Sometimes life can seem really hopeless. It swirls and rises over your head till you can't seem to remember why you're swimming in the first place. Then--every now and then you're thrown a little life raft (or told to learn to swim...fast). It might seem like nothing first. Might even confuse us, but soon enough we'll understand it's a little paper airplane from a God who sees us, and loves us, and then...it becomes a treasure.
I realize this post will put me in direct danger of being labeled a "cat lady"...but I think the story is strong and beautiful enough to take that risk...so I proceed, fully acknowledging the risk I face. A few weeks ago, John mentions that there are kittens at work. They've been abandoned by their mother, and they are tiny and helpless. But they are black (and John prefers black cats last on his list). Also, he mentions, "I don't want a cat right now." Fine...I haven't seen the kittens so my heart is not officially broken, and we move on. Until last weekend. It's Memorial Day weekend, and we are buzzing through our family time just fine when a friend randomly and at the last minute asks John to come meet him at work to let him in (he's forgotten his code or something). So John goes, in the rain and tries a door (a door that always works) that doesn't work. Aside from the quick observation that this is a little strange, the guys go to another door and it opens right away. Then they hear a tiny noise from under the shed.
This is the point when John remembers the litter of kittens, and how for the weekend the majority of them had been coaxed out of hiding to go to someone's house and be cared for, out of the rain and cold. All of them...but one. One stayed behind...either too afraid to come out and be taken away...or aware of a bigger command. John goes over and leans down and out runs this tiny, scared, wet little kitten who quickly climbs up his leg, into his heart, and then immediately after that into our homes before we could say, "Bob's your uncle."
After a call from John explaining, "I'm bringing her home", he walks in the door holding said baby cat and a plate of diced hot dogs which he tried to feed her (note: kittens do not eat hot dog circles). He also has tears in his eyes, and so do I. It's hard to explain what happens then, as we begin exchanging shock over the details and wondering why everything happened the way it did. Because at this point it seems perfectly clear to us that God wants this little addition in our home, and at the same time ridiculous that God would want a kitten in our home. It seems both clear that this is no accident, and weird that it would be anything less.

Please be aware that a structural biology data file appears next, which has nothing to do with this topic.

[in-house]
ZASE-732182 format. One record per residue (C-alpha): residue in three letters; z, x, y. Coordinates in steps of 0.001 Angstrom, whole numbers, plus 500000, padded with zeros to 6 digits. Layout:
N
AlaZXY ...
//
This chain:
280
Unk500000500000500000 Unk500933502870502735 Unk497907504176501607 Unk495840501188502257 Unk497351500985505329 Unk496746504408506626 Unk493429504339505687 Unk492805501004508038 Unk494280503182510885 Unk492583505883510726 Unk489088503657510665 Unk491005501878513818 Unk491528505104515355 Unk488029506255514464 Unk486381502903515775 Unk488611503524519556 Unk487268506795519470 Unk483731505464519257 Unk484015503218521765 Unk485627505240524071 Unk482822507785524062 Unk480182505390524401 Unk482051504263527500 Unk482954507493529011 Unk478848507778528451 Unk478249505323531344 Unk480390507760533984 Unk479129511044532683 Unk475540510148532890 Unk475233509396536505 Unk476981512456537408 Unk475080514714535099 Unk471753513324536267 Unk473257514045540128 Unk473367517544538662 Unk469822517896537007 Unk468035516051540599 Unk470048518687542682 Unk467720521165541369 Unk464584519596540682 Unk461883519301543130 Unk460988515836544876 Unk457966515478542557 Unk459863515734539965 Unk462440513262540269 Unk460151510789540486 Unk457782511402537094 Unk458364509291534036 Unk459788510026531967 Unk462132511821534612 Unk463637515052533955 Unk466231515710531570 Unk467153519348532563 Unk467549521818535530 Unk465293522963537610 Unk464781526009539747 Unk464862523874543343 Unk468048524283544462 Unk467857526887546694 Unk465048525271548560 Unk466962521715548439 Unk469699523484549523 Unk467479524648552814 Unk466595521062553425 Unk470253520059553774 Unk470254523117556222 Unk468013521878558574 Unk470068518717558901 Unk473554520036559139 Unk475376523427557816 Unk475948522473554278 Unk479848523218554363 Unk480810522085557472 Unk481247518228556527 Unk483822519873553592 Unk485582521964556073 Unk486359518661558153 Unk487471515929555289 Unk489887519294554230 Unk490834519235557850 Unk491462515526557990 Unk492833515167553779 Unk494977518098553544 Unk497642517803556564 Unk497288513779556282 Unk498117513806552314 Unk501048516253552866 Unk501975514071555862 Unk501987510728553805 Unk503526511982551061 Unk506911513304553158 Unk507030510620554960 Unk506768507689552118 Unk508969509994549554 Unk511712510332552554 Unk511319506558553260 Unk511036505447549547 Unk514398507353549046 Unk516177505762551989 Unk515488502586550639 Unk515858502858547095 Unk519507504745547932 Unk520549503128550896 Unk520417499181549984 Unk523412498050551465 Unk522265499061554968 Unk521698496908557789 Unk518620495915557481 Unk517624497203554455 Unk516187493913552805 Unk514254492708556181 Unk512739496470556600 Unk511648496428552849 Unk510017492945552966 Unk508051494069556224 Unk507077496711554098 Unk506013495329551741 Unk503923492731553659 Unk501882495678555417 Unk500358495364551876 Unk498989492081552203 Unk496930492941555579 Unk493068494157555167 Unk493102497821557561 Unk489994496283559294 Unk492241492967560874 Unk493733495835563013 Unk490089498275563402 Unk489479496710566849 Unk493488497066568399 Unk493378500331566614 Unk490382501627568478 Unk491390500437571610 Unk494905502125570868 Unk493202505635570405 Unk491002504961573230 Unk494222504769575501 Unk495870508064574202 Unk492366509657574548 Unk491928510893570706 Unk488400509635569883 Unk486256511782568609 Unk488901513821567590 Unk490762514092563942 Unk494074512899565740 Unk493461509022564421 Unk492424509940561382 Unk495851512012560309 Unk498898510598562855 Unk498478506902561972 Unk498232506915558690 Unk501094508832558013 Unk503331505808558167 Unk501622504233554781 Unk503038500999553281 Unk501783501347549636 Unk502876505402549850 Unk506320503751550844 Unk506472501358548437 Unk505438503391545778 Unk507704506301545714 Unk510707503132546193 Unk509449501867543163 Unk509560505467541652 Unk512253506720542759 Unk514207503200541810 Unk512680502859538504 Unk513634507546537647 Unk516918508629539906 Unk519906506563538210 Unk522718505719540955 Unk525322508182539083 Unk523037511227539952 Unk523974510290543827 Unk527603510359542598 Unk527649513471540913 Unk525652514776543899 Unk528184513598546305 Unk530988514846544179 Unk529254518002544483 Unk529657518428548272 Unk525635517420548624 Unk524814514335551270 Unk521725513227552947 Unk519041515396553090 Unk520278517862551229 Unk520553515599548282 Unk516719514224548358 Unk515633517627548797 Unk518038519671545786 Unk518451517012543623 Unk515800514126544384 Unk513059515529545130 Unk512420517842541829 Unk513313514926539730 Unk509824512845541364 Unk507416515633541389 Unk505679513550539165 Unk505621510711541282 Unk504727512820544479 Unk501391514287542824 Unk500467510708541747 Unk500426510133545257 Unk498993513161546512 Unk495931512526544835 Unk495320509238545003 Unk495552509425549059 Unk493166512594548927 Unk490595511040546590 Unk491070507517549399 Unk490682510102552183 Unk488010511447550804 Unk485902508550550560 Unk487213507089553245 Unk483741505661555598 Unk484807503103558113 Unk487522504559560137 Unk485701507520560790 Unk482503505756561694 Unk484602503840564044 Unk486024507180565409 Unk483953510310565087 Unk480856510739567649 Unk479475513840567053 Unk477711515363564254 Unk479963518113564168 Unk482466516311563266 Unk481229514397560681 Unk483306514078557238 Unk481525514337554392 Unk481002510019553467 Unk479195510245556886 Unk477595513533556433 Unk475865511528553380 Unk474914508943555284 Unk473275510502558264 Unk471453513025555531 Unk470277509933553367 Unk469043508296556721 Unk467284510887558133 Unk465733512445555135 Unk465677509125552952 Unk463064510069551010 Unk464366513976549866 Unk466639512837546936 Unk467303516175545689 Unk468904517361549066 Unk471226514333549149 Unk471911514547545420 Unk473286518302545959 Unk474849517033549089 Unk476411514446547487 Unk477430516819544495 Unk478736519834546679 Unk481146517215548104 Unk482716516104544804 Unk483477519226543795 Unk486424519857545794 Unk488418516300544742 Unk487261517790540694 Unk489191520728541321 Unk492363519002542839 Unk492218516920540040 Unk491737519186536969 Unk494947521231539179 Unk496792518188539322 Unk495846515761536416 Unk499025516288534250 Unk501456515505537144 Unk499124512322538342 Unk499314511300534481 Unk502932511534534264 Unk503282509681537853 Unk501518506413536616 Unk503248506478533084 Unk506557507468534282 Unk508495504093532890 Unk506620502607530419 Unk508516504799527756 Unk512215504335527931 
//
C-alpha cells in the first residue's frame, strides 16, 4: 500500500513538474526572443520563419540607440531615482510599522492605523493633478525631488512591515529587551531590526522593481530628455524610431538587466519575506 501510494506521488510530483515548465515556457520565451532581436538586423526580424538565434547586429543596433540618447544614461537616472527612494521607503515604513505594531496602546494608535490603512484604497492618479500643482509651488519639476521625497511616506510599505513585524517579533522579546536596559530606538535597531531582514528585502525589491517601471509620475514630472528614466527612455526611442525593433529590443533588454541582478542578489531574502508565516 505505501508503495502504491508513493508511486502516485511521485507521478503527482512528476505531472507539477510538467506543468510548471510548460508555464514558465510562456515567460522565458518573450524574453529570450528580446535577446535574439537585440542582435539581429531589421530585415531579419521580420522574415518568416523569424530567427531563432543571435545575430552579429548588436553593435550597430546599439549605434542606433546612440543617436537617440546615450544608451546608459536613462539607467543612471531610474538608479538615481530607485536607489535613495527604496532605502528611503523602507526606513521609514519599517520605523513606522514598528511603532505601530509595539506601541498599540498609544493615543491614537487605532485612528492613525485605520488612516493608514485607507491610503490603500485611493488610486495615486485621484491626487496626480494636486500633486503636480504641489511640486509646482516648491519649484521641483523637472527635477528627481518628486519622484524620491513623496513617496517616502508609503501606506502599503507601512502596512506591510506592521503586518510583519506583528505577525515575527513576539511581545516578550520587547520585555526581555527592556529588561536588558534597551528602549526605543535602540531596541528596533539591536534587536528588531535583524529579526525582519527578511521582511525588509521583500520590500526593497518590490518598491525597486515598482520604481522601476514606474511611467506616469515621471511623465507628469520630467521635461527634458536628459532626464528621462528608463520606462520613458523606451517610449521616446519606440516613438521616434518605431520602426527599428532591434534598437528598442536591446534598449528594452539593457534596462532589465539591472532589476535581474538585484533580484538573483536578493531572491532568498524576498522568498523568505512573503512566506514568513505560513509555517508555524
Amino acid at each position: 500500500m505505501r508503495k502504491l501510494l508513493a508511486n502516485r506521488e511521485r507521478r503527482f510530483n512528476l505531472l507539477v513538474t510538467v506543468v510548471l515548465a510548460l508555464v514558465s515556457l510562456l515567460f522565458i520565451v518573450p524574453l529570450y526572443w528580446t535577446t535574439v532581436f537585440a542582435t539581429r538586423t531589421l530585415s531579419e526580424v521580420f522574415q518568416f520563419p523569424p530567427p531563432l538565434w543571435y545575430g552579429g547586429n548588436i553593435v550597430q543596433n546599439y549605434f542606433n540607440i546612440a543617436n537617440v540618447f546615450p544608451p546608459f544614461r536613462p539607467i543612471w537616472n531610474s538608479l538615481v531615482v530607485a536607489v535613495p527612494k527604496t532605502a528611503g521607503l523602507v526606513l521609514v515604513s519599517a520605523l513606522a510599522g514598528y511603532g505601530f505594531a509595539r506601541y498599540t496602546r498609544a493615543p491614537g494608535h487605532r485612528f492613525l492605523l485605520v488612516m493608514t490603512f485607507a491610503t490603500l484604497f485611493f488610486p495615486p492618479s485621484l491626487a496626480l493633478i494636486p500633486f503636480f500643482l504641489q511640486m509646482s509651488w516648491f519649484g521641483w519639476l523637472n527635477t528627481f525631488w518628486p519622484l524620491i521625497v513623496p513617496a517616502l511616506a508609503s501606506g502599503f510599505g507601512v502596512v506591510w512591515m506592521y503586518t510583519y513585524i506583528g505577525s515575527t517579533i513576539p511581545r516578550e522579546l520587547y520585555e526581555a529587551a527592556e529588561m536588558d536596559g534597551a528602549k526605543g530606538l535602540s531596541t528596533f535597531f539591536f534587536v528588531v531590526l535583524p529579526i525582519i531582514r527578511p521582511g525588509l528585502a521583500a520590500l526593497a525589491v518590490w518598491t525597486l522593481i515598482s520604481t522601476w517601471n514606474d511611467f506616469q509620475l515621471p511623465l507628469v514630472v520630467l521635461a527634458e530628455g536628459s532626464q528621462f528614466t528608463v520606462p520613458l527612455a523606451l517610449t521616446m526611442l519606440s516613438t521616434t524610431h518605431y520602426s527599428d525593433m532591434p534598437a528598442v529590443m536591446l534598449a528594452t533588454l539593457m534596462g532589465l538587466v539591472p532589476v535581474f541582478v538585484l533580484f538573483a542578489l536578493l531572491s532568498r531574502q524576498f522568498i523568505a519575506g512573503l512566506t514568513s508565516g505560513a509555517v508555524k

(This is John with the hot dog circles, picture courtesy of our 2 year-old.)
Then I started thinking about the parallels. Here was a kitten, alone, weak, unable to do anything for itself, and God set her in a family where she is wanted and rejoiced over.
"God sets the lonely in families"- Psalm 68:6
Here is one that could have been overlooked and forgotten by the world, that could have been left behind, but was--instead--saved.
"Our God is a God who saves; from the Sovereign LORD comes escape from death."- Psalm 68:20
Here is one who was impossibly weak. With nothing to do for herself, nothing to add to her condition. She could not get food, build shelter, nothing. Just sit...and wait to be rescued.
"God chose the weak things of the world to shame the strong." - 1 Corinthians 1:27
"He will take pity on the weak and the needy and save the needy from death."- Psalm 72:13
And slowly, the more we think of it, the more we understand these little messages wrapped up in the life of this little ball of fur. We are not unlike her. We face our struggles, many seem insurmountable. John has been struggling particularly with some health issues that have seemed overwhelming for about two years now, and I am facing the craziest month (possibly in my life). And in the midst of this hardship, comes our little message from God to remind us, we are weak, but he is strong. We are helpless, he will provide. He sees us, even when we feel forgotten and left behind, and we will receive whatever we need from Him.
Her name is Nessa (with variations of "Ness Ness", "Nessie" and "Nessa-doodle" from various family members). It means "miracle" in Hebrew. Because to us, that's exactly what all of this is.
It's a miracle that the God of the universe looks down on all creation, and takes the time to remind his children that he loves them, and they can trust him. But that's exactly the kind of God I know.